In 2013, Burners were horrified by accounts of vapid and worthless celebrities crawling across the playa. Though virtually none of the 60,000 people in attendance actually encountered one of these celebrities in any way, their very presence cast a retroactive pall over the year, so no one could enjoy the very good time they’d had. Worse, these celebrities had had the gall to take pictures of themselves. Honestly, who takes pictures at Burning Man? Celebrities ruined Burning Man.
From 2014 – 2016, Plug and Play camps … which are like Turn-Key Camps, but different, since the most problematic Turn-Key Camps had been successfully acculturated into Burning Man and now welcomed strangers and emphasized giving and participation, something Plug and Play Camps could obviously never do … were covering Burning Man like a plague. Well, a small plague – they actually represented a small fraction of Black Rock City’s total population and like the celebrities before them were rarely seen by others. But critics knew that unlike the celebrities, many of whom were starting to support art projects and engage in acts of gifting and participation, Plug and Play camps were hopeless and could never possibly get what Burning Man was about. Plug and Play camps ruined Burning Man.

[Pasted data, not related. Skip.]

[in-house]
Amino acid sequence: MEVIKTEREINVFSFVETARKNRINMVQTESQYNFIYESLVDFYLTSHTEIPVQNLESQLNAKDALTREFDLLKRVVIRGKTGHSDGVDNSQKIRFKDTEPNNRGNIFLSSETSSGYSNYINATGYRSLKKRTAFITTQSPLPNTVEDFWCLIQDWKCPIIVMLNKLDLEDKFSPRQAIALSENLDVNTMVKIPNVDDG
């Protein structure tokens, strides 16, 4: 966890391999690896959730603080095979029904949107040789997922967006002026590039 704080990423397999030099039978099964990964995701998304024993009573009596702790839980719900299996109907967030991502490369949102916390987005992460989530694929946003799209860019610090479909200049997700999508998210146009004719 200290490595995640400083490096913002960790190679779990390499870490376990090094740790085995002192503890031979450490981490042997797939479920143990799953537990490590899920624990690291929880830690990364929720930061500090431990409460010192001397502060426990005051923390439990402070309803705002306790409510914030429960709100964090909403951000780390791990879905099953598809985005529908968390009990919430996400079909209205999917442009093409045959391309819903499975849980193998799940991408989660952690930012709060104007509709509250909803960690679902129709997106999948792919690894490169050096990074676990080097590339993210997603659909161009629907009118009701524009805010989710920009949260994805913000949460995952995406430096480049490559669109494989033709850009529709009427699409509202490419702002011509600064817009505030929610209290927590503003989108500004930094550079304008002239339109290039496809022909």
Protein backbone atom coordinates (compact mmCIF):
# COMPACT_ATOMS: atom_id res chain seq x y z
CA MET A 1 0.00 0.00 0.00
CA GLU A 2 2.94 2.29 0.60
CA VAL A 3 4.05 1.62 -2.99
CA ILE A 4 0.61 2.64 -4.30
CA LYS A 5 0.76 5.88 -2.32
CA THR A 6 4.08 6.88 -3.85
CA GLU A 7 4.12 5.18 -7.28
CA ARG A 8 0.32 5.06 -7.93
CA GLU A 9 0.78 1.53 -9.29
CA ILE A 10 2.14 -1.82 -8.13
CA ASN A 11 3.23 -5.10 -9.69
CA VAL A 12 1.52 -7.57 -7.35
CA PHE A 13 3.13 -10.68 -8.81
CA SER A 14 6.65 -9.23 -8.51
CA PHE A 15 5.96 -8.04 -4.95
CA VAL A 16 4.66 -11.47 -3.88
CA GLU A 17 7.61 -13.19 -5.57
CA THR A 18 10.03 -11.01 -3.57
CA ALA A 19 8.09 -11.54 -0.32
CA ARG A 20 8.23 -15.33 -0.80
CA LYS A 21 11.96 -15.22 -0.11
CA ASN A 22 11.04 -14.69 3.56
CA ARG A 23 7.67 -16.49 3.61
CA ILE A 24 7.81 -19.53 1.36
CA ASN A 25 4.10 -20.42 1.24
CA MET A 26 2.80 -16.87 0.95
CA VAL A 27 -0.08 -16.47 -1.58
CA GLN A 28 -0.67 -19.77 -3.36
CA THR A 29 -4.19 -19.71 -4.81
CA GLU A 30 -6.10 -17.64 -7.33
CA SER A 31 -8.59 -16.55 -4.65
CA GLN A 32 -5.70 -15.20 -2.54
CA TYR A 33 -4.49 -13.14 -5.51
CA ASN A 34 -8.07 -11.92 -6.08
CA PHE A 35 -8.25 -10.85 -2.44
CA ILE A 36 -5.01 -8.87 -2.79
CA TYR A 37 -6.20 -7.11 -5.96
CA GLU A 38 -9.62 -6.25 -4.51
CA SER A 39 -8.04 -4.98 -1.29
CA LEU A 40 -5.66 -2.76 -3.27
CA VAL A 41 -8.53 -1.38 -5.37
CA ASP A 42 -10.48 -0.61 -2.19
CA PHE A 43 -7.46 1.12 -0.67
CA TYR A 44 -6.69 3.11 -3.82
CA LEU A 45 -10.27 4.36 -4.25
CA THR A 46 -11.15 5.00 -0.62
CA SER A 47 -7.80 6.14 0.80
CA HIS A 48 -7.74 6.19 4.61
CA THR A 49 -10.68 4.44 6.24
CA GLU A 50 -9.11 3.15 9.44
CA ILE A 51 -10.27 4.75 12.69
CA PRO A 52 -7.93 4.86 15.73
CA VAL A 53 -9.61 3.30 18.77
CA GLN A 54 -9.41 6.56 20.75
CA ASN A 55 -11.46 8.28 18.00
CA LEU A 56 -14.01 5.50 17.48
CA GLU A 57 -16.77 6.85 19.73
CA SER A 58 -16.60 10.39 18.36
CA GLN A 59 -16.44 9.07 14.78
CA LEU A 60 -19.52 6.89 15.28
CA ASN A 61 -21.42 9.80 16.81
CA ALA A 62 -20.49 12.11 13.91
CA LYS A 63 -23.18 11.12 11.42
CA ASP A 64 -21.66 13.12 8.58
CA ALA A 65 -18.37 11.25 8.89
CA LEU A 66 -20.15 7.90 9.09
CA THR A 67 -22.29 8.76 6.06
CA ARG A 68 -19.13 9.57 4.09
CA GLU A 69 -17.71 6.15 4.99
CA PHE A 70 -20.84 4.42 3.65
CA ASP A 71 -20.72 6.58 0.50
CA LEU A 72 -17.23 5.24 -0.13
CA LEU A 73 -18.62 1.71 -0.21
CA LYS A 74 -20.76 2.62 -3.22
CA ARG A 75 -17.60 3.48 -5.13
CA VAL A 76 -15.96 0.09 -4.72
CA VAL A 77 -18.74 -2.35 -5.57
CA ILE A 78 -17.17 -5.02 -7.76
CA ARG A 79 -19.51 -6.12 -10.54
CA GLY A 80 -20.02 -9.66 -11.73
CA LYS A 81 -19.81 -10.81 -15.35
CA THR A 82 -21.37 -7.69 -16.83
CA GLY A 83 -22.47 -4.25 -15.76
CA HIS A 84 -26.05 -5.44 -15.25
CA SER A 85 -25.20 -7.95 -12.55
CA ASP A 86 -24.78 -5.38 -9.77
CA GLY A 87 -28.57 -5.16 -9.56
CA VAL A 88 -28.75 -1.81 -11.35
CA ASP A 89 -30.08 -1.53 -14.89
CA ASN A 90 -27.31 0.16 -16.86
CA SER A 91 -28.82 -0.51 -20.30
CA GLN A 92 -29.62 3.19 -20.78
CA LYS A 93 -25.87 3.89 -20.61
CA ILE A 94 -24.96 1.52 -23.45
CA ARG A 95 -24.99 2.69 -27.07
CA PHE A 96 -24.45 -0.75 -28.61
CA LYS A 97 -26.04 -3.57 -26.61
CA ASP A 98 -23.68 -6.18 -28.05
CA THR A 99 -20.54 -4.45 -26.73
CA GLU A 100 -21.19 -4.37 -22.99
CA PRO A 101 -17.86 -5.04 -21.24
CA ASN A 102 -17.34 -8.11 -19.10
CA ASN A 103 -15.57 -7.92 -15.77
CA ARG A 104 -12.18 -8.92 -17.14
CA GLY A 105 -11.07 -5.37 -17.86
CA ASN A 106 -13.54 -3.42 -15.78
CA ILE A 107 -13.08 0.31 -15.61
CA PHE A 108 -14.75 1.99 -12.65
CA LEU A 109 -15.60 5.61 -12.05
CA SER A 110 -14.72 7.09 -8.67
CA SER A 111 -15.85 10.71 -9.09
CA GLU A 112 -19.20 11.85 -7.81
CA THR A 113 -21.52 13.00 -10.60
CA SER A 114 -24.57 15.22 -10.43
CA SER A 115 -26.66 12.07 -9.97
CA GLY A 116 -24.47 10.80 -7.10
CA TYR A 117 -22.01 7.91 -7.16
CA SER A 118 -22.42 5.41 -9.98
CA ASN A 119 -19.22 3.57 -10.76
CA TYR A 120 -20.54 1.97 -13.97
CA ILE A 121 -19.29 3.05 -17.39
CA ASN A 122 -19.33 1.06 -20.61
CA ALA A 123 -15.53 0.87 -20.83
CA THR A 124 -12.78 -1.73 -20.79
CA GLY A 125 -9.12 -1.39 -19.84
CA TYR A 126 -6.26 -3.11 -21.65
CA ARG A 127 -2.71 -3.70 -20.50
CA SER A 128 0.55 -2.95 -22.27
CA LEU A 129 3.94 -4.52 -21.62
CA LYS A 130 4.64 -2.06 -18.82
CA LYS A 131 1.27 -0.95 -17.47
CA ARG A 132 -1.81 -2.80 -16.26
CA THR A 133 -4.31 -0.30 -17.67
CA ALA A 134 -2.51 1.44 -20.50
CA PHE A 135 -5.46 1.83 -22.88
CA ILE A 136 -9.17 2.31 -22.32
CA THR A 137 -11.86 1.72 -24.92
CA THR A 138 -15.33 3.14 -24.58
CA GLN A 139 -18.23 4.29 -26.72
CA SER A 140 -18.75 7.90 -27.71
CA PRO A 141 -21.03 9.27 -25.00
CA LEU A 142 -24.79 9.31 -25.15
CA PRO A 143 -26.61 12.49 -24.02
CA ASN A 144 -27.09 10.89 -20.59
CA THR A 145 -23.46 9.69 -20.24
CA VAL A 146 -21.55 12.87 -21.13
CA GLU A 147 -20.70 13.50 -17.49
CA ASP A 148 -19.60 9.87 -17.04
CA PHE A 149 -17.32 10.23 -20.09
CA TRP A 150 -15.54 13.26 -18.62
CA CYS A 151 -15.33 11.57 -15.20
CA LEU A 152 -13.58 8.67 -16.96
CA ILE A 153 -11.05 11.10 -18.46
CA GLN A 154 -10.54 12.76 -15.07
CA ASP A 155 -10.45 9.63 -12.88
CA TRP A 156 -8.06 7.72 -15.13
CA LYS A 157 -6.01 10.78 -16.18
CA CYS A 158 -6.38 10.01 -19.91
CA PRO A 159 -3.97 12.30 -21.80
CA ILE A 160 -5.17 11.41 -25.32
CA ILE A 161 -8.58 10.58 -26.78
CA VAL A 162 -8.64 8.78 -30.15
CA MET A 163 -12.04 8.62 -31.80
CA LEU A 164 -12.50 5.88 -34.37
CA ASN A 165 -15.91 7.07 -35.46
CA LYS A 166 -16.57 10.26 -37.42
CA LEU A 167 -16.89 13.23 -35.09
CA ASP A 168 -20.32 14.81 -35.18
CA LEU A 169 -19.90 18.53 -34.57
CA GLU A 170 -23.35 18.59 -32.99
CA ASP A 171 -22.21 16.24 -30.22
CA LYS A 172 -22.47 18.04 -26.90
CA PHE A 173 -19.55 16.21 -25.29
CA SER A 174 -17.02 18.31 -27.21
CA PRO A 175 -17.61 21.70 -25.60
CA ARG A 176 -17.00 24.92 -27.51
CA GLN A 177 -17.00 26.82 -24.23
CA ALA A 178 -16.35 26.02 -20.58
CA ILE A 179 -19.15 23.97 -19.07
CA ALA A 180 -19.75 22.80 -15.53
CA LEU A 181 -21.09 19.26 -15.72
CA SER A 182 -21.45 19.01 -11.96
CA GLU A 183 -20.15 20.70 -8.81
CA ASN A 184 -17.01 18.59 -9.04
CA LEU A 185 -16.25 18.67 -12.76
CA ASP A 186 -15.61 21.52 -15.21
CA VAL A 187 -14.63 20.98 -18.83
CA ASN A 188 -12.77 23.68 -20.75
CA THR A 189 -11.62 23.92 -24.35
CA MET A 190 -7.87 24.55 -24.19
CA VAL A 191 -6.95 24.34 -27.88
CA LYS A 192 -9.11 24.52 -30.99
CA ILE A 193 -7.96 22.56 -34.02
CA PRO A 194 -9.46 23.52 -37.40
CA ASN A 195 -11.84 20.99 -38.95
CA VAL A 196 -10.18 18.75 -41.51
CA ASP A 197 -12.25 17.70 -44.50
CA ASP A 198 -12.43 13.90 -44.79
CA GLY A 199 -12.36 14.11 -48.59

- Burning Man has been ruined 27 out of 30 times.
- On two occasions, it was ruined twice in the same year. (This is a conservative estimate. Other models suggest Burning Man has been ruined three or four times in a single year.)
- In total, 12 different groups (that we know of) have done the ruining.
- The only actual physical damage done to Burning Man was committed by people trying to protect it.
A closing thought:
It’s easy to get paranoid about something you love.
Most people “get” Burning Man very quickly. But it can take time for new people, and hence new communities, to fully integrate into Burning Man’s culture precisely because it is difficult for people who haven’t experienced it to understand how to relate to art and community outside of commerce. It takes exposure to understand what’s possible, and then time to get good at doing it. (On a personal level, it took me about six years of practice to get really good at offering participatory gifts to strangers.) We all get better with practice. But once people experience it, they want to get good at it.
The best defense of Burning Man’s unique culture is to do exactly what you’re doing: Relate to it in ways outside of commerce. Engage and participate and create community instead of consuming. Give gifts. And yes, play with strangers. The 10 Principles are at their most powerful when given to strangers.
About the author: Caveat Magister- Senior Hippie God who never had sex with Burning Man’s Marcia Crosby
A member of the Burning Man Project’s Philosophical Center, Caveat served as the Volunteer Coordinator for Media Mecca from 2008 – 2013. He is presently working with Burning Man’s education department on a cultural studies curriculum for Burning Man culture. Caveat is the author of the short story collection A Guide to Bars and Nightlife in the Sacred City, which has nothing to do with Burning Man. He has finally got his email address caveat (at) burningman (dot) org working again. He tweets, occasionally, as @BenjaminWachs